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  • Anonymous
      Post count: 93172

      Your lab tests should always be performed at the same lab. This is because they all have their own way of doing the testing and your results can vary from one lab to another. Just a caution to you all.
      Our doctor told us this ditty.

      WAR ON,

        Post count: 93172


        The thyroid gland takes iodine from the circulating blood, combines it with an amino acid, and converts it to the thyroid hormones THYROXIN (T4 — four atoms of iodine) and TRIIODOTHYRONINE (T3 — three atoms of iodine). It stores these hormones until they are released into the boodstream under the influence of thyroid-stimulating hormone — TSH, which comes from the pituitary gland. The vast majority of the hormones released into the bloodstream are bound by proteins, and are INACTIVE — it is the FREE portions (unbound) of the hormones that determines the thyroid status of an individual, affecting metabolism, etc.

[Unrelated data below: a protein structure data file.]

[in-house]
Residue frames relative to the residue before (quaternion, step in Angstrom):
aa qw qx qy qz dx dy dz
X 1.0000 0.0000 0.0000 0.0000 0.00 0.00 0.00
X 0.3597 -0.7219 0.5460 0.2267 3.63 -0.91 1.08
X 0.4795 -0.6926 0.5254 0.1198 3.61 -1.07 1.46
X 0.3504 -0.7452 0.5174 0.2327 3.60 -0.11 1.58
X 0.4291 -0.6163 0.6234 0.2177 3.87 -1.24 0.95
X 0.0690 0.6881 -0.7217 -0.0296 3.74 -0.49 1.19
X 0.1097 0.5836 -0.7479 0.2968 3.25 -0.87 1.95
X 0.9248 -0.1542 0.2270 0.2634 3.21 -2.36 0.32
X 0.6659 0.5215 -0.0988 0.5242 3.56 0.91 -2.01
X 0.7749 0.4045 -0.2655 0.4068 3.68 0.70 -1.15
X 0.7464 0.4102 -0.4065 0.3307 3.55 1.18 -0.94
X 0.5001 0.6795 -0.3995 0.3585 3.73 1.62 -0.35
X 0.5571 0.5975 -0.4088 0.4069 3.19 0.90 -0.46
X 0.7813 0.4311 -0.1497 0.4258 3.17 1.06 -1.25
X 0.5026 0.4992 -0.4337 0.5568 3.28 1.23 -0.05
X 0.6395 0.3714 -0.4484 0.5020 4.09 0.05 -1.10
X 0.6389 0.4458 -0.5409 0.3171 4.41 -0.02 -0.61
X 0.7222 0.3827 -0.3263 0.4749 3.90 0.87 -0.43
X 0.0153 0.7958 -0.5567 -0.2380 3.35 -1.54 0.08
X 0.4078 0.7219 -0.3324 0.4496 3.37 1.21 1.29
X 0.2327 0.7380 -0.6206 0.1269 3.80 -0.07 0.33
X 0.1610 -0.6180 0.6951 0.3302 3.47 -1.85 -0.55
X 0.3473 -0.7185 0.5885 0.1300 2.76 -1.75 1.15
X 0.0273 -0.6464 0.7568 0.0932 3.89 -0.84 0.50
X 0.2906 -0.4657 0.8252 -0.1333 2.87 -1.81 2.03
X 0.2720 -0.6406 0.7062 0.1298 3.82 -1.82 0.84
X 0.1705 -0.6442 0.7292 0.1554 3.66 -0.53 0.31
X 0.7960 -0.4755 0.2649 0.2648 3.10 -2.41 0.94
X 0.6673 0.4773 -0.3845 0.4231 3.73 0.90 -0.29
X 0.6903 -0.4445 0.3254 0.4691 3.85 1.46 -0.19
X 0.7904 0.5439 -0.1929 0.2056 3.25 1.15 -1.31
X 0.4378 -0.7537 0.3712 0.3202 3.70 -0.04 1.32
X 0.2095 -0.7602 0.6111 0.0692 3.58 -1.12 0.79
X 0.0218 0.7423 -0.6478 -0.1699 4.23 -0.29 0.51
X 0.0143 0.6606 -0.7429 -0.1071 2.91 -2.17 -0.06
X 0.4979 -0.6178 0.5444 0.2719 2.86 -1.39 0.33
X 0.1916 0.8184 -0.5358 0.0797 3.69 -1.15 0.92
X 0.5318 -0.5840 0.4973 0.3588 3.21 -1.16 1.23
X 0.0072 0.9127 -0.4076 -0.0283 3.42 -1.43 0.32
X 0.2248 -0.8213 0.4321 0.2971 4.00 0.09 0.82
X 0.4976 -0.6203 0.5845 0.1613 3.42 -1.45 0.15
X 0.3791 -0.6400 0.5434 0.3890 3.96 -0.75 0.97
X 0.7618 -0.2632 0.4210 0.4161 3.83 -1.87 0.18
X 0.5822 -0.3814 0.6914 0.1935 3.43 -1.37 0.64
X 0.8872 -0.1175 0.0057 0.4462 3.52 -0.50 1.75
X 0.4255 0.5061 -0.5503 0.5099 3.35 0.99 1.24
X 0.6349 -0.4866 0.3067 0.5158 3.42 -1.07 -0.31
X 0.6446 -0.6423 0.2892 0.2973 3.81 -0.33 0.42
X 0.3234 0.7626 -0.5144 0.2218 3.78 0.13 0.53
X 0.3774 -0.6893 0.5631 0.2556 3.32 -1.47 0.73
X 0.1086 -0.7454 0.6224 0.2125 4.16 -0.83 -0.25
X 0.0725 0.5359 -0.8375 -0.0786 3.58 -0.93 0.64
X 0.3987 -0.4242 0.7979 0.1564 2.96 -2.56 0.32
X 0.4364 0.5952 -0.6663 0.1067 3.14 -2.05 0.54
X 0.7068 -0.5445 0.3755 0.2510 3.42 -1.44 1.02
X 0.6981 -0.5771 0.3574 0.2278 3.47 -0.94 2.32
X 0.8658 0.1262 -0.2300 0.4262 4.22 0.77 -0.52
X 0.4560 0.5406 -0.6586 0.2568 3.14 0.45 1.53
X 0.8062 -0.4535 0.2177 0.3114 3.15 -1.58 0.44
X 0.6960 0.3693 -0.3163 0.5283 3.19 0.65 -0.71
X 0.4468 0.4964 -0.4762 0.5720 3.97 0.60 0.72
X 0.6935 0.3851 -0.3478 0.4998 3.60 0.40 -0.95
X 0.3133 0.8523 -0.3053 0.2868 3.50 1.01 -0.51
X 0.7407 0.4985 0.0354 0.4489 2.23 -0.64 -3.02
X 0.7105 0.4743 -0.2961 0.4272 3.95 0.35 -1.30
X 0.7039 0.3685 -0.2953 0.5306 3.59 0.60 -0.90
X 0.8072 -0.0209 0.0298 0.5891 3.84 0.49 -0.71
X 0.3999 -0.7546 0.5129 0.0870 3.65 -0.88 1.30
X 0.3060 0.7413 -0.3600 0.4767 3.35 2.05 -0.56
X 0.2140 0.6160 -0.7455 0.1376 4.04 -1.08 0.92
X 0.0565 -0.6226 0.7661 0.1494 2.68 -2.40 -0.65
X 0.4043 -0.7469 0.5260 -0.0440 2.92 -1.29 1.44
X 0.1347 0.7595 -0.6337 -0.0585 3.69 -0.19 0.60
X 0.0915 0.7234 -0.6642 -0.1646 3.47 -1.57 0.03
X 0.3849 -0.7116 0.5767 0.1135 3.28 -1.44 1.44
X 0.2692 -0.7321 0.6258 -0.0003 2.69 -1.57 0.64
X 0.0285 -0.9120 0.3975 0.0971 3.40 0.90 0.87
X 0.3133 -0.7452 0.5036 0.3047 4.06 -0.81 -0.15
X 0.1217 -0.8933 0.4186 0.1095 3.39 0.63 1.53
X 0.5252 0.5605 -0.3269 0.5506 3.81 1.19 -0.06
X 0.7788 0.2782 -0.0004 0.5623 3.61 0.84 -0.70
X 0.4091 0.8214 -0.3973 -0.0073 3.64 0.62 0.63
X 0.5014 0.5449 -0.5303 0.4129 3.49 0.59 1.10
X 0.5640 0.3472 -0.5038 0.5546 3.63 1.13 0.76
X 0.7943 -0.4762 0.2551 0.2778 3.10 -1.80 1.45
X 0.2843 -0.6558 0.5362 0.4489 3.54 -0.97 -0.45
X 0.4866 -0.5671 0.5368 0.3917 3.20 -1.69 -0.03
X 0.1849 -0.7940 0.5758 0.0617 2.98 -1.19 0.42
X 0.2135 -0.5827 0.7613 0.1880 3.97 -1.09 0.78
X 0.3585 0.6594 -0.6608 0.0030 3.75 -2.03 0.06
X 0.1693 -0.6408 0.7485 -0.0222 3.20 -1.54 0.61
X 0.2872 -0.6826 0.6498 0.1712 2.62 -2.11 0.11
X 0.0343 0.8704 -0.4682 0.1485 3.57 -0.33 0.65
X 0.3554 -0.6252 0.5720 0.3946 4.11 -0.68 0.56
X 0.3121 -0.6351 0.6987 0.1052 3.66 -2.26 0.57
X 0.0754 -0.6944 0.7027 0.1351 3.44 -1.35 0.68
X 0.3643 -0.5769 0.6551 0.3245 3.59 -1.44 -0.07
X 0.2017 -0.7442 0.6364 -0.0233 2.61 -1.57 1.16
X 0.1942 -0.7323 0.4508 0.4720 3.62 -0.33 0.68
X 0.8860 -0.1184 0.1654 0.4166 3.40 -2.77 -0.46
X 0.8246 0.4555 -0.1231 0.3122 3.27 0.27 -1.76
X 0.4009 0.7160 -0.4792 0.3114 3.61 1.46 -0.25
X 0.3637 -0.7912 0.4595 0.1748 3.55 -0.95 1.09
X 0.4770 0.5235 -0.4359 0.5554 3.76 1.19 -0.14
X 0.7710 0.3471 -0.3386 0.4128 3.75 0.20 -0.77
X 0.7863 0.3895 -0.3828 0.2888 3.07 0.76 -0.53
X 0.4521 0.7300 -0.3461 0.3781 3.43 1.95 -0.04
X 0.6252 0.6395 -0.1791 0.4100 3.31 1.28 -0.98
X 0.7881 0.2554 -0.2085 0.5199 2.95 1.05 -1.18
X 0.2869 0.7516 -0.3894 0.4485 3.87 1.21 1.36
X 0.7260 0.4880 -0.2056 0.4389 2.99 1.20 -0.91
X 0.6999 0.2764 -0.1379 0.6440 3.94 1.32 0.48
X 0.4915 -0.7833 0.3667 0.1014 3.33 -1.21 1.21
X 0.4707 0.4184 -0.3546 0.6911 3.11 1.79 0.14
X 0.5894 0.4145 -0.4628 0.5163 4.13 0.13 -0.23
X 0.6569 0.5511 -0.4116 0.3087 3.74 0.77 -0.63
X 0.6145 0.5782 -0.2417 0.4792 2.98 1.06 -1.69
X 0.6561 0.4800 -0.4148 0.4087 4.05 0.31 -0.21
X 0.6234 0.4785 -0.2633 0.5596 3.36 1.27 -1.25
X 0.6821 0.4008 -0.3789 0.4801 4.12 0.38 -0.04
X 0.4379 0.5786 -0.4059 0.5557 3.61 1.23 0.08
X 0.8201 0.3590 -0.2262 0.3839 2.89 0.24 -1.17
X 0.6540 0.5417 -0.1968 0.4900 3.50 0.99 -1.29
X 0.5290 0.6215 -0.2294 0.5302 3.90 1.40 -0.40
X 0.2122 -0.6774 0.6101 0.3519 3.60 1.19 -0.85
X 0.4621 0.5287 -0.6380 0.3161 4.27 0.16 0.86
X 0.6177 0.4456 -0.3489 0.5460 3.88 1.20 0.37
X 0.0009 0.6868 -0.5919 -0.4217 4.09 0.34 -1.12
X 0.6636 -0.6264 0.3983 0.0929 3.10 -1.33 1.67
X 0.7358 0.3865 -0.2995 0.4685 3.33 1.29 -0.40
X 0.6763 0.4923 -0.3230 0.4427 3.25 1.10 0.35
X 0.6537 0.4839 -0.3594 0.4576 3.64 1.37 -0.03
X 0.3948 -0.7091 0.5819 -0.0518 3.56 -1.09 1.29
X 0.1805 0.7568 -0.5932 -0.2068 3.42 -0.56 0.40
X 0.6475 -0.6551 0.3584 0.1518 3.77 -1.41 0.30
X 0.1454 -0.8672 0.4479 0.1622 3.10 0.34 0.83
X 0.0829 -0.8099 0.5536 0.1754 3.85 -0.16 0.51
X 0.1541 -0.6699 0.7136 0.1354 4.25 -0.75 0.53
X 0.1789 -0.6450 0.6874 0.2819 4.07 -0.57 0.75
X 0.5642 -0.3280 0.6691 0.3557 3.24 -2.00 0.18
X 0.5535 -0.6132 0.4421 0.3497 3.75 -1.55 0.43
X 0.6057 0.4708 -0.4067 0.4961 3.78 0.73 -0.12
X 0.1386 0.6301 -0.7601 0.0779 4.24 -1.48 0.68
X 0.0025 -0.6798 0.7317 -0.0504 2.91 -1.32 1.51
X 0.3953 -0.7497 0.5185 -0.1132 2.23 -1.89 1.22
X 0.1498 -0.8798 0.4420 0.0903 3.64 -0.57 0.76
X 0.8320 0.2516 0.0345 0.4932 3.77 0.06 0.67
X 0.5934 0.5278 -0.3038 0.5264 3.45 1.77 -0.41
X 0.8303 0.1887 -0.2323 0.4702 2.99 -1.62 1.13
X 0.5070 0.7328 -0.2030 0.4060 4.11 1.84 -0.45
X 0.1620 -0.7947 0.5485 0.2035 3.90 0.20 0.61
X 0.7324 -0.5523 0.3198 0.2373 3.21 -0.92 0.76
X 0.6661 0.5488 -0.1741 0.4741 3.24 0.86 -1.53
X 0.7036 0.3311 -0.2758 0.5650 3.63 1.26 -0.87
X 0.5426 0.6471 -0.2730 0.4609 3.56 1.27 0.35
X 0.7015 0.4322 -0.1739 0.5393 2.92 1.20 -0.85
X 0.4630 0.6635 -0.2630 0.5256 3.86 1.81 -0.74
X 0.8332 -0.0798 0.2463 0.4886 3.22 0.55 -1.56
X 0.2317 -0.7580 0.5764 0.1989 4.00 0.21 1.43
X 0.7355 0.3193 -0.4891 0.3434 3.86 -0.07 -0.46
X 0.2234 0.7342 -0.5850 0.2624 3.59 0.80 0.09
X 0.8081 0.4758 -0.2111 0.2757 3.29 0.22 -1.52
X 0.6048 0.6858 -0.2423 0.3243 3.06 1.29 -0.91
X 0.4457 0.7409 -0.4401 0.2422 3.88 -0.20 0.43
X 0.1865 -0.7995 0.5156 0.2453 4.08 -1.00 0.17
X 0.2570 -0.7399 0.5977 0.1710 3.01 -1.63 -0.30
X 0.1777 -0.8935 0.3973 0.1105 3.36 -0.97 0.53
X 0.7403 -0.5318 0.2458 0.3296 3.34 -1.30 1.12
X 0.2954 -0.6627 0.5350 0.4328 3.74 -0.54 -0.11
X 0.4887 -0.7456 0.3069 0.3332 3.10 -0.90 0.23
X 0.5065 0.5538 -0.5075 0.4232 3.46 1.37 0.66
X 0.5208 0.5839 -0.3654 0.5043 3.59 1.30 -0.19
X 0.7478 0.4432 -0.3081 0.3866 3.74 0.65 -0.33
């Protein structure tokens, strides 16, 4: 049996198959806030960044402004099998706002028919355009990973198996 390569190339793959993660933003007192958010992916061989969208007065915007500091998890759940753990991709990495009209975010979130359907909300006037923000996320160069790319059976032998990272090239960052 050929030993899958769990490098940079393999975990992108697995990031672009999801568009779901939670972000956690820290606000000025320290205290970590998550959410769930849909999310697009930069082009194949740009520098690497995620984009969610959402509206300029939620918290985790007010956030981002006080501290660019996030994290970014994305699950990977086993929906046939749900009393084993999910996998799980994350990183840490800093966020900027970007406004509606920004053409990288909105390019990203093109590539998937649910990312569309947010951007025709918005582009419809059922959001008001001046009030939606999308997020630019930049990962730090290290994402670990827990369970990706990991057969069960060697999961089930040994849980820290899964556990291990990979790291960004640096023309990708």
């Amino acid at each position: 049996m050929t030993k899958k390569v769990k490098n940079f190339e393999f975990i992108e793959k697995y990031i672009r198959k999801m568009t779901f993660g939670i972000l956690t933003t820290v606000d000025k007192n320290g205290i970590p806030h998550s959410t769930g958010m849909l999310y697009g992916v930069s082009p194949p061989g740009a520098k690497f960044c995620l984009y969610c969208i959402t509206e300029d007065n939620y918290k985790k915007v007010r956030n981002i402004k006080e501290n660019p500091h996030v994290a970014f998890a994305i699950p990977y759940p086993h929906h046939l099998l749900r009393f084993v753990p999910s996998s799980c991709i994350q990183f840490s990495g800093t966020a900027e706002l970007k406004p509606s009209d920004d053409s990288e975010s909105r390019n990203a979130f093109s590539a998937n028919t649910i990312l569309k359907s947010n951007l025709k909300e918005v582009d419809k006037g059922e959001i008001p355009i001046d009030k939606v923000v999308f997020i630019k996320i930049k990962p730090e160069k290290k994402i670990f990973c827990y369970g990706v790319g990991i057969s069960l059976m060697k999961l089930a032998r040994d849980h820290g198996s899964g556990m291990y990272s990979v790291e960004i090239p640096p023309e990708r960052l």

So, a typical panel of thyroid tests may include Free T4 (FT4), a T3 uptake (T3U), Total T4, Total T3, Free T3 by RIA, freeT7 (FTI –I’ll explain), and a TSH test.

        FTI — This is an index — a mathematical caculation based on the T4 value and the T3 uptake test ( 4 plus 3 is seven? I don’t know where they got the T7 number from.)

        When you get your lab results back, the lab will print out the “normal” range of values for each test, and indicate whether your result is in range or out of range, and if out of range, whether it is “high” or ‘low”. You doctor can give you a copy of these test results, to help you out.

        If you want more information about any of the tests, let me know. I have a laboratory manual of diagnostic tests that I can look in for more specific information.


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